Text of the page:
In the following study, we examine most of the Bible passages dealing with repentance toward God. Our study is an expansion of one done by Bruce Lackey. He defined repentance as “a change of mind that results in a change of action.” That is a biblical definition. The Bible’s examples of repentance show a clear change in people’s behavior. The change itself does not save us from sin, but IT IS the fruit of Bible salvation.
Exodus 13:17. “And it came to pass, when Pharaoh had let the people go, that God led them not through the way of the land of the Philistines, although that was near; for God said, Lest peradventure the people repent when they see war, and they return to Egypt.” God led Israel through the wilderness rather than through the land of the Philistines ‘lest peradventure the people repent when they see war, and they return to Egypt.’ God knew that their change of mind would result in a change of action. In this instance, a change of mind without the resulting change of action would have been meaningless. Repentance is defined in this verse as turning.
Judges 21:1,6,14. “And the children of Israel repented them for Benjamin their brother, and said, There is one tribe cut off from Israel this day.” The men of Israel had sworn that they would not give any of their daughters as wives for the Benjamites, but they repented and gave them wives (vv. 6,14). Again, the change of mind without the resulting change of action would have been meaningless.
1 Kings 8:47-48. “Yet if they shall bethink themselves in the land whither they were carried captives, and REPENT, and make supplication unto thee in the land of them that carried them captives, SAYING, WE HAVE SINNED, AND HAVE DONE PERVERSELY, we have committed wickedness; And so RETURN UNTO THEE WITH ALL THEIR HEART, AND WITH ALL THEIR SOUL, in the land of their enemies, which led them away captive, and pray unto thee toward their land, which thou gavest unto their fathers, the city which thou hast chosen, and the house which I have built for thy name.” God promised that if captive Israel would repent He would hear them. He defined repentance as acknowledging their wickedness and turning to God with the whole heart.
Job 42:6. “Wherefore I abhor myself, and repent in dust and ashes.” Here, again, we see that repentance is a change of mind that results in a change of action. Obviously, the dust and ashes were a change of action.
Jeremiah 8:6. “I hearkened and heard, but they spake not aright: no man repented him of his wickedness, saying, What have I done? every one turned to his course, as the horse rusheth into the battle.” Repentance is defined as acknowledging and turning from sin.
Ezekiel 14:6. “Therefore say unto the house of Israel, Thus saith the Lord GOD; Repent, and turn yourselves from your idols; and turn away your faces from all your abominations.” God defined repentance as turning from sin and idols. Surely, no one thinks that God would have been satisfied if they had merely changed their minds without changing their actions.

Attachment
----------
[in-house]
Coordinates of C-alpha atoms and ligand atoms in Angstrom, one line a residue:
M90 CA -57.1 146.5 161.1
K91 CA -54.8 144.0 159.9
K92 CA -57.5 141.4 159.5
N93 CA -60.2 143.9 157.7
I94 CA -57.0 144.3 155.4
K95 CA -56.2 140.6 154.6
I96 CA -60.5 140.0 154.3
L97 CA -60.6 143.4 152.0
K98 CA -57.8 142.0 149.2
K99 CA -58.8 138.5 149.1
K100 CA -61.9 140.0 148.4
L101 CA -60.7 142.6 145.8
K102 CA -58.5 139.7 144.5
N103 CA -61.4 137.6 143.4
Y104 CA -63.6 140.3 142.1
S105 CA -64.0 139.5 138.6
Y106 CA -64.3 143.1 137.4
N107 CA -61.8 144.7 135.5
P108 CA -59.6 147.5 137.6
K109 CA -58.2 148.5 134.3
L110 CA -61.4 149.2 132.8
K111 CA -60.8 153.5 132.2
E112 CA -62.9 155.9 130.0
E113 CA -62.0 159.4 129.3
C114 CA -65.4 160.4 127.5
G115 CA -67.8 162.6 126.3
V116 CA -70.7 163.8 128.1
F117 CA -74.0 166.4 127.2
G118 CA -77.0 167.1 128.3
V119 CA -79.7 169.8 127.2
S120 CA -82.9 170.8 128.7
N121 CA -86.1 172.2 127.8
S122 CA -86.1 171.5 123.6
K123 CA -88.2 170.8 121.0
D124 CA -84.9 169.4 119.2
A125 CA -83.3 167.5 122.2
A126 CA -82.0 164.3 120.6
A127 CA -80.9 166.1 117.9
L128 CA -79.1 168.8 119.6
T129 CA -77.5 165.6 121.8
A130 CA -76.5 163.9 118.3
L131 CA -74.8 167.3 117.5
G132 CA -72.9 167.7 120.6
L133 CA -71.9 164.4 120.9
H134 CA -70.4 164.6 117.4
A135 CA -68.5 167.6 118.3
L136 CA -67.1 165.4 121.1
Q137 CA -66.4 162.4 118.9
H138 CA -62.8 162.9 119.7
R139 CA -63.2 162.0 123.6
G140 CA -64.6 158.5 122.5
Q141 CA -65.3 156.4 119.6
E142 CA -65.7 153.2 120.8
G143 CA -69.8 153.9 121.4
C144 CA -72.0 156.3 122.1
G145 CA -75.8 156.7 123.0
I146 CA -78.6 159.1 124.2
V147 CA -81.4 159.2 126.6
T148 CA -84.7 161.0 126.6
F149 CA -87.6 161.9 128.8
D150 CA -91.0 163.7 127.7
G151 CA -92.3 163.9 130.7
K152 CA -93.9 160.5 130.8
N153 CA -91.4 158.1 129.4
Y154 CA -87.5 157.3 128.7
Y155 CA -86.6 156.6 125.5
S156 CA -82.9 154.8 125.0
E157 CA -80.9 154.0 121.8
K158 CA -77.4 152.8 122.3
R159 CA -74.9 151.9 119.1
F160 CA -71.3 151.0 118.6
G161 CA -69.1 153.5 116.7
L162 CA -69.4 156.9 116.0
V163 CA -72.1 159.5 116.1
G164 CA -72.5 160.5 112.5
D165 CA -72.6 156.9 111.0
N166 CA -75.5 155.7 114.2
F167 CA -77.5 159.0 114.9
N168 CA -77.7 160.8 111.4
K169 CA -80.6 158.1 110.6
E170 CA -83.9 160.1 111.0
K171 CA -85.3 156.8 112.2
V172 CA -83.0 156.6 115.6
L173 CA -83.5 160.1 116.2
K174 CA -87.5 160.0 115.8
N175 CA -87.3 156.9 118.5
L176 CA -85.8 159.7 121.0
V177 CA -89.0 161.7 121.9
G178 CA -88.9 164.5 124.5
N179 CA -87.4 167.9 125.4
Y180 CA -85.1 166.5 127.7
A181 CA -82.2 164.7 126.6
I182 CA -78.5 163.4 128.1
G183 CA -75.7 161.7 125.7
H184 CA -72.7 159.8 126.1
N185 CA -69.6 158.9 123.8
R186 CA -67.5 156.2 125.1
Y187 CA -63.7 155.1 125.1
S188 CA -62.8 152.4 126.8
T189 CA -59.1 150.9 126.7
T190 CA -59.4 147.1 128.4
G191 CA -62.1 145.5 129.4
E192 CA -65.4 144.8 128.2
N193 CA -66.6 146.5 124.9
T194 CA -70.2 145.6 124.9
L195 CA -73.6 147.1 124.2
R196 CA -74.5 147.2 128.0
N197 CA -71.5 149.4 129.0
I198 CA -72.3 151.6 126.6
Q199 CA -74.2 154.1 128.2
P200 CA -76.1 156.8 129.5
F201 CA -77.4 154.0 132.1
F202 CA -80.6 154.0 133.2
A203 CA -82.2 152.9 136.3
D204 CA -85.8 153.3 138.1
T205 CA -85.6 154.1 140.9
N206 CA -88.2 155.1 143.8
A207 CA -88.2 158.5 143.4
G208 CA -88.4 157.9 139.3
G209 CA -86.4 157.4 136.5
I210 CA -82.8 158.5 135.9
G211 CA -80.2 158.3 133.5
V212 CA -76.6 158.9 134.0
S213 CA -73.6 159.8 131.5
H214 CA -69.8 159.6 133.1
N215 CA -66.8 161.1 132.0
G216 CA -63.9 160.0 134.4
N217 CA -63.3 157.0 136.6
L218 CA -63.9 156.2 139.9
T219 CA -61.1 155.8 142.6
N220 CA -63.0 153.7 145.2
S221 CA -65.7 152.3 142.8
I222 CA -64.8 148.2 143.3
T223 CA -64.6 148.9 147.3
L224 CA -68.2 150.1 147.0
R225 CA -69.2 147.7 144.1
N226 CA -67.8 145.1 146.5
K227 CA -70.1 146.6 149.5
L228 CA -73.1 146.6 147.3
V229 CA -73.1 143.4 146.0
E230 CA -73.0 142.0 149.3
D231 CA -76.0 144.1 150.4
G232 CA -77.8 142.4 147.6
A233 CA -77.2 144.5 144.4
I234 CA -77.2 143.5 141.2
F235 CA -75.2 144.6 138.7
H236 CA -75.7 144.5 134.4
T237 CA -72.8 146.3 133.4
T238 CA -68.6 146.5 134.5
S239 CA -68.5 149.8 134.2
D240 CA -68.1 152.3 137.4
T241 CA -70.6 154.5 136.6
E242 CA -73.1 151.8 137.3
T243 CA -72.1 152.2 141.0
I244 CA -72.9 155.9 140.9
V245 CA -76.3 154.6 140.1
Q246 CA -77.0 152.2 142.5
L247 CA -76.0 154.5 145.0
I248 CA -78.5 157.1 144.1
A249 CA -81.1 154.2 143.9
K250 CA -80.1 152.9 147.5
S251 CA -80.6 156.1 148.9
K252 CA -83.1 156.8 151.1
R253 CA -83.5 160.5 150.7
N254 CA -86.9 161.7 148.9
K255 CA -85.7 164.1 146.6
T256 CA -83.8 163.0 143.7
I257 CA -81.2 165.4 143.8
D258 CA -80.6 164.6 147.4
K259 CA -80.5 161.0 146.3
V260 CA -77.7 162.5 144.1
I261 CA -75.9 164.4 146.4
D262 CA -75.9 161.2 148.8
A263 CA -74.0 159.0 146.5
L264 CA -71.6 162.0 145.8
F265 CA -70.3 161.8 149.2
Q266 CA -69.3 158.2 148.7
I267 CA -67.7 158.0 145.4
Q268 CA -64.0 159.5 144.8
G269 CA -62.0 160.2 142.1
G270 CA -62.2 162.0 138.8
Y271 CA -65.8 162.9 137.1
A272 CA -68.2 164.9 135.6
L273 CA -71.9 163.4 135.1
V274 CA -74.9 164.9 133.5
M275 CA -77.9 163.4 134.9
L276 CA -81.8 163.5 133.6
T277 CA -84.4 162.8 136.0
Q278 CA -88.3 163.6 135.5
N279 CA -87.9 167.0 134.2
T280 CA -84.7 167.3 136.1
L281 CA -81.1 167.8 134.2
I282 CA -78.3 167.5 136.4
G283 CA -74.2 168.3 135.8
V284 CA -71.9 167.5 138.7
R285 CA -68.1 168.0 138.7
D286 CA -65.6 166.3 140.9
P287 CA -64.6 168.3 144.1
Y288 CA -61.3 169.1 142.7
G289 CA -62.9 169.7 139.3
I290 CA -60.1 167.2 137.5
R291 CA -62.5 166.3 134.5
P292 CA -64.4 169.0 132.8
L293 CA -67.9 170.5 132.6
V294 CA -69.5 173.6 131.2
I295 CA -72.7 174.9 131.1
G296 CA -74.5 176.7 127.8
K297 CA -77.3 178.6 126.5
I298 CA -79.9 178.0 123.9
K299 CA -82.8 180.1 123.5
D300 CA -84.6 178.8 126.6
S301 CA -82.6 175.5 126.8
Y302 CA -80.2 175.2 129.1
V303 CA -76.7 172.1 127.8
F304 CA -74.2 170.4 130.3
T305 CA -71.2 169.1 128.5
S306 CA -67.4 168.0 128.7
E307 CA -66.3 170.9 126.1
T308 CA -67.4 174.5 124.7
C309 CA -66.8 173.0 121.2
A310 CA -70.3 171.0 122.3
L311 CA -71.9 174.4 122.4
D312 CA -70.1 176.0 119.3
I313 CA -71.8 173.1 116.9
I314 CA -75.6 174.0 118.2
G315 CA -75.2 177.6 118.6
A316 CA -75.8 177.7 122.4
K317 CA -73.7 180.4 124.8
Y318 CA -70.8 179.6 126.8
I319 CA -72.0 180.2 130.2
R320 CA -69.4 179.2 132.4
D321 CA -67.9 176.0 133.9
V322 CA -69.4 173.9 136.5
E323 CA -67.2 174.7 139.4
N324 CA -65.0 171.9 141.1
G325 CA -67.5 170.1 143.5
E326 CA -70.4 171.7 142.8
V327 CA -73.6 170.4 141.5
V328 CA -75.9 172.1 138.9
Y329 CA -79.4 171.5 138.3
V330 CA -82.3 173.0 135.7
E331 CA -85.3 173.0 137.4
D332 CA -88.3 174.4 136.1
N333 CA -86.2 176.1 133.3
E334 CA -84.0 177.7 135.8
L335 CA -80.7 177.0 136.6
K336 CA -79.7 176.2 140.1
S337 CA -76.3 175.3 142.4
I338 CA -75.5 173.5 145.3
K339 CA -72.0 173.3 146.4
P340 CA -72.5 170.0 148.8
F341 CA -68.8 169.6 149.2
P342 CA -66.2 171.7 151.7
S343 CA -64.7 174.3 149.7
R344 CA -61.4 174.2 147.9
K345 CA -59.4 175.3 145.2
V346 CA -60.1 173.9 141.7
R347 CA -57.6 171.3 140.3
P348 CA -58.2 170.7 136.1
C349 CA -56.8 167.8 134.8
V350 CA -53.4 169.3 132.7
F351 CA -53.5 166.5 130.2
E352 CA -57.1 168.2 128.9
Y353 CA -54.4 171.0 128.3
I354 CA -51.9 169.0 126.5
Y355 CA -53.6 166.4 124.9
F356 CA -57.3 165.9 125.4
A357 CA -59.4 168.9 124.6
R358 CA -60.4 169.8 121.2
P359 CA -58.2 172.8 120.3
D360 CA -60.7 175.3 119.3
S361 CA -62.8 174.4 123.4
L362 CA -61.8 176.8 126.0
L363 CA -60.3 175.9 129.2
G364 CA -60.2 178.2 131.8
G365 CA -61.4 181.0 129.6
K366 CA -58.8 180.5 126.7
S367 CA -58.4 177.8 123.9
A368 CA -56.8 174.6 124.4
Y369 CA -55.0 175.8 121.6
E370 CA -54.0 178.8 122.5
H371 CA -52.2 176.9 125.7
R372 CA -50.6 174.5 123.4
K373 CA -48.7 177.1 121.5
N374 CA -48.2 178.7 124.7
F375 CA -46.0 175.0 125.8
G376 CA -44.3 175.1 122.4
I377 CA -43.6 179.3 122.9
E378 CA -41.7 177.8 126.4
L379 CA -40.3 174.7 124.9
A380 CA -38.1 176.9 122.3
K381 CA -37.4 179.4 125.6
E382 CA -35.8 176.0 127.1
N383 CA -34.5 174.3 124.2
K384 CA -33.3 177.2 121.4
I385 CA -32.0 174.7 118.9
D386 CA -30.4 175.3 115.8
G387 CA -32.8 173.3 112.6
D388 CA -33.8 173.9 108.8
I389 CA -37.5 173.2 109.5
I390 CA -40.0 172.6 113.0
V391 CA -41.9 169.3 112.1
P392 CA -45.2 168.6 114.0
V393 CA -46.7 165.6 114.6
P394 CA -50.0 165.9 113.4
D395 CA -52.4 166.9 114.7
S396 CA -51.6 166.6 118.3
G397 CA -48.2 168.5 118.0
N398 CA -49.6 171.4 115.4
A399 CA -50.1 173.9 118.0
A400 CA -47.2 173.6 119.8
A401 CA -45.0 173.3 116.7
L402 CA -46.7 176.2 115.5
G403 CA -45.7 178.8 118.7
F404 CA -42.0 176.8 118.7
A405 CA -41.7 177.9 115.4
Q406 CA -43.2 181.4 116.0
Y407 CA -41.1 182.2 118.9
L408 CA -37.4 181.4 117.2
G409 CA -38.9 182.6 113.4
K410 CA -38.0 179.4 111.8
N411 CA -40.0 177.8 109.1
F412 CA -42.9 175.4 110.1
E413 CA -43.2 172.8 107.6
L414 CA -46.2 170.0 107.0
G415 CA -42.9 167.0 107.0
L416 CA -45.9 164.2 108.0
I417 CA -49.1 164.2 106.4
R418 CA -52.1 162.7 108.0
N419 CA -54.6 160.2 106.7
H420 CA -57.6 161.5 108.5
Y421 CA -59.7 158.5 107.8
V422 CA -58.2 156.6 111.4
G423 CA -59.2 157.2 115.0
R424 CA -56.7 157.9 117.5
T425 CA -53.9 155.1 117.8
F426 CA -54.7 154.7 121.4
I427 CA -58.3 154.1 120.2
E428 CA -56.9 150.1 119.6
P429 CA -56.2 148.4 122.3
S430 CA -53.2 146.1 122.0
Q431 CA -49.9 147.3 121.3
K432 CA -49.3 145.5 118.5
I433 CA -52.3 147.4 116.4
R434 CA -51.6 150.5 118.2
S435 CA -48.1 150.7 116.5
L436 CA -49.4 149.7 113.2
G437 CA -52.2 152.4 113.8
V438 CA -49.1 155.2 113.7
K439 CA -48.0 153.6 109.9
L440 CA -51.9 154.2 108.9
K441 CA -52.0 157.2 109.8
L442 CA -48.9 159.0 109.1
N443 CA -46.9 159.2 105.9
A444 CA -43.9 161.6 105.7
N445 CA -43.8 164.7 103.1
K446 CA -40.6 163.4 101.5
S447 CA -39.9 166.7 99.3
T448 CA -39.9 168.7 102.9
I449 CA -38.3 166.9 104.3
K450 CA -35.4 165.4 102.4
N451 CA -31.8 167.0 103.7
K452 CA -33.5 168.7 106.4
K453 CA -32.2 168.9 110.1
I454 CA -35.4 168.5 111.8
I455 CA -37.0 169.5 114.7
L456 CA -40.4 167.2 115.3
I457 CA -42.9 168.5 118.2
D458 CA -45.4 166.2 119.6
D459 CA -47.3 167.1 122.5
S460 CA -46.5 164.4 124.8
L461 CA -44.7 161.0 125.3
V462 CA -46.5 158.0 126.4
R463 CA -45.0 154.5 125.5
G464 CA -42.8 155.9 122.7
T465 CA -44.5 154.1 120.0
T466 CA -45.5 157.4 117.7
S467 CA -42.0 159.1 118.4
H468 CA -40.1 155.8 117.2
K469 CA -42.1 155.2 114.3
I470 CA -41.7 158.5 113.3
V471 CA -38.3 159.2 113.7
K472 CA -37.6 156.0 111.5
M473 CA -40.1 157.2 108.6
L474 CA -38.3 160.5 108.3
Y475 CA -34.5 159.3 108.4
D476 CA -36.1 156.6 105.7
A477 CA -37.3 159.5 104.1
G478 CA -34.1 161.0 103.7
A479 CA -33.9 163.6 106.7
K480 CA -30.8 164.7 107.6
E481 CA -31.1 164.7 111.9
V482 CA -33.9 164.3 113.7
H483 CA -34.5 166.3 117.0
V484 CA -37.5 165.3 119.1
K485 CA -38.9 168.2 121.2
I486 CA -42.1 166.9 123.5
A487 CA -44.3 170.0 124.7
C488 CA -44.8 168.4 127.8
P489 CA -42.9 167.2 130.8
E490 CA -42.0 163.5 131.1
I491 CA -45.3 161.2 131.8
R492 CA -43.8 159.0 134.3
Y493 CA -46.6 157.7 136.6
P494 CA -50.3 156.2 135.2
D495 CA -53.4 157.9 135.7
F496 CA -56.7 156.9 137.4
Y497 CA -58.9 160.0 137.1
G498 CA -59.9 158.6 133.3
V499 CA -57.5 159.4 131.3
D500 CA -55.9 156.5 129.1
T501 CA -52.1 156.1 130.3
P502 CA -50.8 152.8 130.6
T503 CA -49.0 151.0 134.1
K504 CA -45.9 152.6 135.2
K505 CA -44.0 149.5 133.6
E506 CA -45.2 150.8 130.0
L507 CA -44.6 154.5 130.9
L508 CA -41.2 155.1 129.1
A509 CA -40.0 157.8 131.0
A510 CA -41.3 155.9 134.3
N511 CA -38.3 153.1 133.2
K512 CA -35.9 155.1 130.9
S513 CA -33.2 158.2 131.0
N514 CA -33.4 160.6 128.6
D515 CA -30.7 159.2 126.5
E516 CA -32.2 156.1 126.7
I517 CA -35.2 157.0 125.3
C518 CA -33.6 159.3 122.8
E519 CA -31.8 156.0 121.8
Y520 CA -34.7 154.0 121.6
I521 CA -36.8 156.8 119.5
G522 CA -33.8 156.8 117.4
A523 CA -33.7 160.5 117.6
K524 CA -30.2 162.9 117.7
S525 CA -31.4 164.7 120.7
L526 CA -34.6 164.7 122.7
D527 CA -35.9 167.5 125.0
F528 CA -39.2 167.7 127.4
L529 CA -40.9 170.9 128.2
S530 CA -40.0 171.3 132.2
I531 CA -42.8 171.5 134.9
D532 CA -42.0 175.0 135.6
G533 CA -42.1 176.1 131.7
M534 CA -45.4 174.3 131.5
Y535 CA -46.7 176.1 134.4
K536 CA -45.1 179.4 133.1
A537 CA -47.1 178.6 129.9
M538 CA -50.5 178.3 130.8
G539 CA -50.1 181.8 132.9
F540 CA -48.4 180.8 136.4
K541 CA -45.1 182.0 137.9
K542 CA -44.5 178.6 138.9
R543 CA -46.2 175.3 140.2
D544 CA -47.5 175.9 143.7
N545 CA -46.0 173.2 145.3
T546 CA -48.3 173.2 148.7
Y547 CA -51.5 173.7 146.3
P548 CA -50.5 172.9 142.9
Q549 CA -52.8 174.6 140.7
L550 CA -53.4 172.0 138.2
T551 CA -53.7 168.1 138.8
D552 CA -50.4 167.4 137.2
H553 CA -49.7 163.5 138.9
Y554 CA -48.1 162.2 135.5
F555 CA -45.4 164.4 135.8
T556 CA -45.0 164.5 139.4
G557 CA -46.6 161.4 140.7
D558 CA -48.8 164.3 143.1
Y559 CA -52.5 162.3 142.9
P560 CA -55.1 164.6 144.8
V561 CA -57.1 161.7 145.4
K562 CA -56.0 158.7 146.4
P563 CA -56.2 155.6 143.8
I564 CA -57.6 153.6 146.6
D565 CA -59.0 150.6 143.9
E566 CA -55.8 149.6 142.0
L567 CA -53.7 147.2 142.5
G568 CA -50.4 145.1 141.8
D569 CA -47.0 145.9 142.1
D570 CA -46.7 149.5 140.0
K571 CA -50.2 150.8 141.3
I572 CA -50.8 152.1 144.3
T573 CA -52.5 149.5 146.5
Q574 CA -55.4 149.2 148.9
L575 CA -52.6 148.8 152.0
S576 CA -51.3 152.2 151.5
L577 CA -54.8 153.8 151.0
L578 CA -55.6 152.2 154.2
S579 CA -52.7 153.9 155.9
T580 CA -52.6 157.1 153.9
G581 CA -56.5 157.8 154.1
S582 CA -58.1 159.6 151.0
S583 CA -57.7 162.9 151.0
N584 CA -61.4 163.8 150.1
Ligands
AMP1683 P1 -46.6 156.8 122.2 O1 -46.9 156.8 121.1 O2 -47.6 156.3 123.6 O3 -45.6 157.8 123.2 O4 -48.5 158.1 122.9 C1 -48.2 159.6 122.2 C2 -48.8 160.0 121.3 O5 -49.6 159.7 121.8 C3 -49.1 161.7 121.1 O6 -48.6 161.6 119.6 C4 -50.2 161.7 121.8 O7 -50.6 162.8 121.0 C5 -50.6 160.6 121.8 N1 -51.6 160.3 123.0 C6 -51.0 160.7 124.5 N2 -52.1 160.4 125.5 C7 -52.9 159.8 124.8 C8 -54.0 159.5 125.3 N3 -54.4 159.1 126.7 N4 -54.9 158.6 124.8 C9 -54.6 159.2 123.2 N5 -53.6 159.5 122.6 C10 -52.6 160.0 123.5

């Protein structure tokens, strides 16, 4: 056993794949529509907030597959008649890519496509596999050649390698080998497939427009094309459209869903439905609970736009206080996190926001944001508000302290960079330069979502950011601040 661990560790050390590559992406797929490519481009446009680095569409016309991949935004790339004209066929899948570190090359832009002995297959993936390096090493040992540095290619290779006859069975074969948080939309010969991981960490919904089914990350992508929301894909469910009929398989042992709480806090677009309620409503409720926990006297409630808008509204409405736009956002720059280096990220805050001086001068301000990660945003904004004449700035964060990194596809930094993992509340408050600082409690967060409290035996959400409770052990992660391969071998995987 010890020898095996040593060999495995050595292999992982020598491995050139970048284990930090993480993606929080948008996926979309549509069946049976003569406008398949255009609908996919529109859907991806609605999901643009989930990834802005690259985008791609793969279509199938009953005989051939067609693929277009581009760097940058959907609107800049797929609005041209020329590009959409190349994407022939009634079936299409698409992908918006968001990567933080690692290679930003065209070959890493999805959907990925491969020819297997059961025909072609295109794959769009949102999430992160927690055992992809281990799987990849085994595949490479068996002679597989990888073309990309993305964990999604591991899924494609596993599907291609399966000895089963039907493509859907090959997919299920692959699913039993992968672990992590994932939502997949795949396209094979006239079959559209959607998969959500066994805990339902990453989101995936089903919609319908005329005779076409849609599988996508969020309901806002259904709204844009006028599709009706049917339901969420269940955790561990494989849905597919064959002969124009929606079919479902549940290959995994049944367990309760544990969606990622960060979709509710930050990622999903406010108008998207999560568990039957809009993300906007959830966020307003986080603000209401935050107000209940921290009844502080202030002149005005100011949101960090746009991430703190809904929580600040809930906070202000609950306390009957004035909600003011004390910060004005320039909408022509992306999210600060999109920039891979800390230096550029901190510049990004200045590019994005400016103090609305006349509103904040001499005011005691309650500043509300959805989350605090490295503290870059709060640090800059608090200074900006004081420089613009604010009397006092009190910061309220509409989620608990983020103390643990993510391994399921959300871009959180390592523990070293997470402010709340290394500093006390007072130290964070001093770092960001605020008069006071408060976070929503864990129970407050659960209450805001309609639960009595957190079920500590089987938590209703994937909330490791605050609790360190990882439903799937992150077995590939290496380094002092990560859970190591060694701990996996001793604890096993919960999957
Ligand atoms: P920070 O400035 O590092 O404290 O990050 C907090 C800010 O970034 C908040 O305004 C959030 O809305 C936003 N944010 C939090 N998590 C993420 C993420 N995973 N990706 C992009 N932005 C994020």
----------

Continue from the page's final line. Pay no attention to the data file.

Ezekiel 18:30. “Therefore I will judge you, O house of Israel, every one according to his ways, saith the Lord GOD. Repent, and turn yourselves from all your transgressions; so iniquity shall not be your ruin.” Again, repentance is defined as turning from sin and idols.
Jonah 3:5-8. “So the people of Nineveh believed God, and proclaimed a fast, and put on sackcloth, from the greatest of them even to the least of them. For word came unto the king of Nineveh, and he arose from his throne, and he laid his robe from him, and covered him with sackcloth, and sat in ashes. And he caused it to be proclaimed and published through Nineveh by the decree of the king and his nobles, saying, Let neither man nor beast, herd nor flock, taste any thing: let them not feed, nor drink water: But let man and beast be covered with sackcloth, and cry mightily unto God: yea, let them turn every one from his evil way, and from the violence that is in their hands.” The word repentance is not used in the Jonah passage, but in Matthew 12:31 Jesus said they repented. The repentance of the people of Nineveh was witnessed in their actions. True repentance is always observable by a change in one’s manner of living.
Matthew 3:1,8. “And saying, Repent ye: for the kingdom of heaven is at hand. ... Bring forth therefore fruits meet for repentance.” John the Baptist defined repentance as a change in life. He demanded ‘fruits meet for repentance,’ which obviously meant that he wanted to see some evidence that they had repented, before he would baptize them. The specific changes of action are listed in the parallel passage of Lk. 3:8-14. The various kinds of people had to show different changes of action, because their particular sins had been different.
Matthew 9:13. “But go ye and learn what that meaneth, I will have mercy, and not sacrifice: for I am not come to call the righteous, but sinners to repentance.” Jesus defined repentance as a sinner changing his attitude to sin.